We’ve been the custodians of the Volkswagen T-Roc 1.4 TSI in Metalic Orange for exactly a month now. It was delivered to us in December and the purpose of the exercise was to see what it’s like to live with since it’s a brand-new model in the South African market. The reliable VW was our trusted chariot on an interprovincial trip to the beautiful KwaZulu Natal.
Is T-ROC better than T-Cross?
Since SUV’s are the trendy vehicle of choice among our consumers, it was only right for VW had to introduce one last variant of this kind to complete their Sport Utility Vehicle catalogue. The T-Roc is tailored to singletons like yours truly as well as those who have just started a family and have one or two bambino’s running around. It’s a reasonably spacious vehicle, and although rear space may not be like that of the Touareg, you’ll still be able to fit adults in that area.
So is it better than the T-Cross? In short, no, not really. They’re both VW’s and you’ll get the same reliability and similar features in both vehicles. Although we’ll concede and say that interior build quality is a smidge better in the T-Cross. The T-Roc, however, will offer you more vehicle and space when compared with its smaller sibling. It sits above the T-Roc and beneath the Tiguan in size and hierarchy.
VW T-Roc engine specs and economy:
|Model||1.4 TSI||2.0 TSI|
|Power||110 kW||162 kW|
|Torque||250 Nm||320 Nm|
|Ave consumption||6.2 l/100km||7.2 l/100km|
Between Gauteng and KZN we covered 2400km without a hitch in the Volkswagen, half of which was accumulated on the open road and the other half doing inner-city runabouts. The prospect of driving the 1.4-litre as opposed to the 2.0-litre variant was exciting because of the notion that smaller engines have lower fuel consumption. This wasn’t quite the experience here, quite the opposite in fact, and this is possibly a lesson for everyone looking to purchase a vehicle with the same mindset. You see, there are a few other things which need to be in place for this fuel-saving theory to be true. The main one, of course, is the size of the vehicle – the same 1.4 TSI in the bonnet of a Polo will yield better results, 5.9 l/100km according to VW, as opposed to the T-Roc’s 6.2 l/100km, which in the real world is much higher than this. Our long-term trip meter reported a combined cycle of 7.8 l/100km. With that in mind, when comparing this figure with VW’s official consumption figure of the 2.0 TSI (7.2 l/100km) are you really saving much at the pumps by opting for the smaller engine car? To deliver nippy and ready-to-go performance with no deficiencies from the smaller engine, fuel consumption will unfortunately suffer. Having driven both derivatives, it must be said that the smaller of the two feels a lot sharper and sprightly when accelerating under everyday conditions. The 2.0-litre TSI feels noticeably heavier and not as ready to get up and go, but it’s when acceleration at higher speeds where you’ll see the benefits of the larger engine.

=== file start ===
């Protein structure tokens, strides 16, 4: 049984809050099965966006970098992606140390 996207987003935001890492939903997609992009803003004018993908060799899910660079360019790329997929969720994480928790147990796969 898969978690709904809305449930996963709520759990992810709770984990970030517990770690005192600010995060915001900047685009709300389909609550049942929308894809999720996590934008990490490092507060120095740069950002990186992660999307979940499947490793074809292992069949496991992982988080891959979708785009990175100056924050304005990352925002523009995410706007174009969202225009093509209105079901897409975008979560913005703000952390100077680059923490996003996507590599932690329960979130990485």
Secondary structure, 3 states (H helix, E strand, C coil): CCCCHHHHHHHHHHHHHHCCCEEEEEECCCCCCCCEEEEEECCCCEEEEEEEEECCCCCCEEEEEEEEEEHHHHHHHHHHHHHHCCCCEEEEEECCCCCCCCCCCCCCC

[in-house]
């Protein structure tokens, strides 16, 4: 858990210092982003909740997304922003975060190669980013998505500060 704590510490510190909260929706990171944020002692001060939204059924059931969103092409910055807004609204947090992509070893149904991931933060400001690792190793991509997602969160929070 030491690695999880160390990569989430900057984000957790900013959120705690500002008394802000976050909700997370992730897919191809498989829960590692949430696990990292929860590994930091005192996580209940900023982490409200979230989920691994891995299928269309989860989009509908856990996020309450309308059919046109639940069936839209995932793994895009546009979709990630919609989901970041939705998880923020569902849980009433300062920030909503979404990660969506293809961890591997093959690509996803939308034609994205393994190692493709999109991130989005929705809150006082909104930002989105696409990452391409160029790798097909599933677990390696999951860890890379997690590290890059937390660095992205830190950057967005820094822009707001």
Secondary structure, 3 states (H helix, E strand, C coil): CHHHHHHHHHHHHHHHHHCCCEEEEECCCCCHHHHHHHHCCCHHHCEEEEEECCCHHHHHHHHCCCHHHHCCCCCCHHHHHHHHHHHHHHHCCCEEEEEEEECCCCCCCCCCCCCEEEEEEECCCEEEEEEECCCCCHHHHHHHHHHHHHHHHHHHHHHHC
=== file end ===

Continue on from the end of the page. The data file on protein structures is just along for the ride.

Overall, our time with the German SUV proved to be pleasant and successful. It is still very much a head turner by virtue of being new and uncommon on our roads, and of course, it has the looks to turn heads. For daily driving in the concrete jungle, the T-Roc is as a proficient machine. Light and easy to manoeuvre, and that peppy acceleration makes it even better! Internationally, there is a T-Roc R available with the same engine found in the popular Golf R. We’re patiently and biding our time and waiting to see whether Volkswagen South Africa will render us deserving of this performance spec.
By Gugu Masuku